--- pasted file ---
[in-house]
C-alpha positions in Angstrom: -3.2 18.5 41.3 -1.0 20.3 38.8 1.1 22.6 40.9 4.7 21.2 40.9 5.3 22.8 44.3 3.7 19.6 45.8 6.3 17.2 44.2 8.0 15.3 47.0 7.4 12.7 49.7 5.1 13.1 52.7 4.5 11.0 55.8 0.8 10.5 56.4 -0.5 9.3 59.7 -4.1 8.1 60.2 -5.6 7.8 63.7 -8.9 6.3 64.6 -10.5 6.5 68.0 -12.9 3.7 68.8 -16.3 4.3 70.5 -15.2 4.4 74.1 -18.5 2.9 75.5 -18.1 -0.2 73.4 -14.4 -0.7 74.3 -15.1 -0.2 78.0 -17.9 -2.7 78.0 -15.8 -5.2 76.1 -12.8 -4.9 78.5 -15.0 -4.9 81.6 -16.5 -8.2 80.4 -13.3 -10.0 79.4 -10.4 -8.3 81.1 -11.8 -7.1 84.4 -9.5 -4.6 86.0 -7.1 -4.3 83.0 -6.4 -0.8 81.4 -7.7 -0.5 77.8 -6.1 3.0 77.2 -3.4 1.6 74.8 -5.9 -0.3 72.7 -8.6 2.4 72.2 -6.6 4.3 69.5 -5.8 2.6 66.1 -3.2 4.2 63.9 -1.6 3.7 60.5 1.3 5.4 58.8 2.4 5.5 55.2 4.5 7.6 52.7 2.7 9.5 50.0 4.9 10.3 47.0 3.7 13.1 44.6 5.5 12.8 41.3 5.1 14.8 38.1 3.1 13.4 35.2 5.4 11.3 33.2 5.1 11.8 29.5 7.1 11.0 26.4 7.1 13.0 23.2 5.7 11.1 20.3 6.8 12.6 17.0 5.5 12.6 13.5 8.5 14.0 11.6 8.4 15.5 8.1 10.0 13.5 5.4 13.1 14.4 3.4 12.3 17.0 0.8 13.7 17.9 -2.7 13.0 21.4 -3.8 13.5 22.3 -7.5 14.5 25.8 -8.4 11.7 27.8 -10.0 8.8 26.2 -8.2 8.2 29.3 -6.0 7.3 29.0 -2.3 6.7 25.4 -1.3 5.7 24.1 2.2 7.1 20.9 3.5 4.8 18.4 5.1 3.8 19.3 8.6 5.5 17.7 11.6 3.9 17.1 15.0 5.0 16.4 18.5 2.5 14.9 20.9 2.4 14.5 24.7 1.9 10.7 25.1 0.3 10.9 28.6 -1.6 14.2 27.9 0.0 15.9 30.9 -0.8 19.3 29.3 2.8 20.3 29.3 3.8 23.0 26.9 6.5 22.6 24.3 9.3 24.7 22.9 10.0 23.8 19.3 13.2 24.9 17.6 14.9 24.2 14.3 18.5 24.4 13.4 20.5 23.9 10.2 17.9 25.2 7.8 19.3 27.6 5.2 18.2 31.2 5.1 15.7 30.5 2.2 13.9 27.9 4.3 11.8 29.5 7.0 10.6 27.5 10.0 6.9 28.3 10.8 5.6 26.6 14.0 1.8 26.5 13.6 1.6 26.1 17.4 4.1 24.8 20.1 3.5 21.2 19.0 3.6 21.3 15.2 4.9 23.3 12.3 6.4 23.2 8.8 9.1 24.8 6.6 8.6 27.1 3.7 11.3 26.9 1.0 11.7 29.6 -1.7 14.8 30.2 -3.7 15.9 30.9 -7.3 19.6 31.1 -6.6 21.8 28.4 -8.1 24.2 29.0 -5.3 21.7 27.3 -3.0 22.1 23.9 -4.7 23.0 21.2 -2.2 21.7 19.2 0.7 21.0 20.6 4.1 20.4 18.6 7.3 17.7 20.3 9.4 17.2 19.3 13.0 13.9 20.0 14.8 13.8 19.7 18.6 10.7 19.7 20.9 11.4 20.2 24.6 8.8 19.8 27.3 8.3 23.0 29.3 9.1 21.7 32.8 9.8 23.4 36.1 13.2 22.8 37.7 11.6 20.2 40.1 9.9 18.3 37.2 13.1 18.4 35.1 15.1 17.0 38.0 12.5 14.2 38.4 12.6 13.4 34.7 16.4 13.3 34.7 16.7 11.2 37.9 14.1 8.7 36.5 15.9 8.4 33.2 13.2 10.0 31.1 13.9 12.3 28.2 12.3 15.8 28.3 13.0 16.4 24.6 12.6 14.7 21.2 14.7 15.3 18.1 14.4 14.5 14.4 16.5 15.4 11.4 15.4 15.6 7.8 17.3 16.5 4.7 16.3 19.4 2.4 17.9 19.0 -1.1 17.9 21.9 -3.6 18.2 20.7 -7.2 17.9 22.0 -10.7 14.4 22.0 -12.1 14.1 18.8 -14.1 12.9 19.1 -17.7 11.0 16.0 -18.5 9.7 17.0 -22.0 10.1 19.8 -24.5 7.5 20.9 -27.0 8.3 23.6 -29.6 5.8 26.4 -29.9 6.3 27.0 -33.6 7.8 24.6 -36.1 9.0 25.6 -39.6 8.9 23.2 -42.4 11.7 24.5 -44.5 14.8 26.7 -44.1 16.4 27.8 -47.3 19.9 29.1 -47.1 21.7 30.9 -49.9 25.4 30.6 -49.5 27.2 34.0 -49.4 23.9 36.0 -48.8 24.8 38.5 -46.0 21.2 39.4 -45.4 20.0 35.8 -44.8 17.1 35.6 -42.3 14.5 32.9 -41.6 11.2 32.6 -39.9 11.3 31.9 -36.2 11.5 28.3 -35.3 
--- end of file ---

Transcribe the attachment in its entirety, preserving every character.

[in-house]
C-alpha positions in Angstrom: -3.2 18.5 41.3 -1.0 20.3 38.8 1.1 22.6 40.9 4.7 21.2 40.9 5.3 22.8 44.3 3.7 19.6 45.8 6.3 17.2 44.2 8.0 15.3 47.0 7.4 12.7 49.7 5.1 13.1 52.7 4.5 11.0 55.8 0.8 10.5 56.4 -0.5 9.3 59.7 -4.1 8.1 60.2 -5.6 7.8 63.7 -8.9 6.3 64.6 -10.5 6.5 68.0 -12.9 3.7 68.8 -16.3 4.3 70.5 -15.2 4.4 74.1 -18.5 2.9 75.5 -18.1 -0.2 73.4 -14.4 -0.7 74.3 -15.1 -0.2 78.0 -17.9 -2.7 78.0 -15.8 -5.2 76.1 -12.8 -4.9 78.5 -15.0 -4.9 81.6 -16.5 -8.2 80.4 -13.3 -10.0 79.4 -10.4 -8.3 81.1 -11.8 -7.1 84.4 -9.5 -4.6 86.0 -7.1 -4.3 83.0 -6.4 -0.8 81.4 -7.7 -0.5 77.8 -6.1 3.0 77.2 -3.4 1.6 74.8 -5.9 -0.3 72.7 -8.6 2.4 72.2 -6.6 4.3 69.5 -5.8 2.6 66.1 -3.2 4.2 63.9 -1.6 3.7 60.5 1.3 5.4 58.8 2.4 5.5 55.2 4.5 7.6 52.7 2.7 9.5 50.0 4.9 10.3 47.0 3.7 13.1 44.6 5.5 12.8 41.3 5.1 14.8 38.1 3.1 13.4 35.2 5.4 11.3 33.2 5.1 11.8 29.5 7.1 11.0 26.4 7.1 13.0 23.2 5.7 11.1 20.3 6.8 12.6 17.0 5.5 12.6 13.5 8.5 14.0 11.6 8.4 15.5 8.1 10.0 13.5 5.4 13.1 14.4 3.4 12.3 17.0 0.8 13.7 17.9 -2.7 13.0 21.4 -3.8 13.5 22.3 -7.5 14.5 25.8 -8.4 11.7 27.8 -10.0 8.8 26.2 -8.2 8.2 29.3 -6.0 7.3 29.0 -2.3 6.7 25.4 -1.3 5.7 24.1 2.2 7.1 20.9 3.5 4.8 18.4 5.1 3.8 19.3 8.6 5.5 17.7 11.6 3.9 17.1 15.0 5.0 16.4 18.5 2.5 14.9 20.9 2.4 14.5 24.7 1.9 10.7 25.1 0.3 10.9 28.6 -1.6 14.2 27.9 0.0 15.9 30.9 -0.8 19.3 29.3 2.8 20.3 29.3 3.8 23.0 26.9 6.5 22.6 24.3 9.3 24.7 22.9 10.0 23.8 19.3 13.2 24.9 17.6 14.9 24.2 14.3 18.5 24.4 13.4 20.5 23.9 10.2 17.9 25.2 7.8 19.3 27.6 5.2 18.2 31.2 5.1 15.7 30.5 2.2 13.9 27.9 4.3 11.8 29.5 7.0 10.6 27.5 10.0 6.9 28.3 10.8 5.6 26.6 14.0 1.8 26.5 13.6 1.6 26.1 17.4 4.1 24.8 20.1 3.5 21.2 19.0 3.6 21.3 15.2 4.9 23.3 12.3 6.4 23.2 8.8 9.1 24.8 6.6 8.6 27.1 3.7 11.3 26.9 1.0 11.7 29.6 -1.7 14.8 30.2 -3.7 15.9 30.9 -7.3 19.6 31.1 -6.6 21.8 28.4 -8.1 24.2 29.0 -5.3 21.7 27.3 -3.0 22.1 23.9 -4.7 23.0 21.2 -2.2 21.7 19.2 0.7 21.0 20.6 4.1 20.4 18.6 7.3 17.7 20.3 9.4 17.2 19.3 13.0 13.9 20.0 14.8 13.8 19.7 18.6 10.7 19.7 20.9 11.4 20.2 24.6 8.8 19.8 27.3 8.3 23.0 29.3 9.1 21.7 32.8 9.8 23.4 36.1 13.2 22.8 37.7 11.6 20.2 40.1 9.9 18.3 37.2 13.1 18.4 35.1 15.1 17.0 38.0 12.5 14.2 38.4 12.6 13.4 34.7 16.4 13.3 34.7 16.7 11.2 37.9 14.1 8.7 36.5 15.9 8.4 33.2 13.2 10.0 31.1 13.9 12.3 28.2 12.3 15.8 28.3 13.0 16.4 24.6 12.6 14.7 21.2 14.7 15.3 18.1 14.4 14.5 14.4 16.5 15.4 11.4 15.4 15.6 7.8 17.3 16.5 4.7 16.3 19.4 2.4 17.9 19.0 -1.1 17.9 21.9 -3.6 18.2 20.7 -7.2 17.9 22.0 -10.7 14.4 22.0 -12.1 14.1 18.8 -14.1 12.9 19.1 -17.7 11.0 16.0 -18.5 9.7 17.0 -22.0 10.1 19.8 -24.5 7.5 20.9 -27.0 8.3 23.6 -29.6 5.8 26.4 -29.9 6.3 27.0 -33.6 7.8 24.6 -36.1 9.0 25.6 -39.6 8.9 23.2 -42.4 11.7 24.5 -44.5 14.8 26.7 -44.1 16.4 27.8 -47.3 19.9 29.1 -47.1 21.7 30.9 -49.9 25.4 30.6 -49.5 27.2 34.0 -49.4 23.9 36.0 -48.8 24.8 38.5 -46.0 21.2 39.4 -45.4 20.0 35.8 -44.8 17.1 35.6 -42.3 14.5 32.9 -41.6 11.2 32.6 -39.9 11.3 31.9 -36.2 11.5 28.3 -35.3 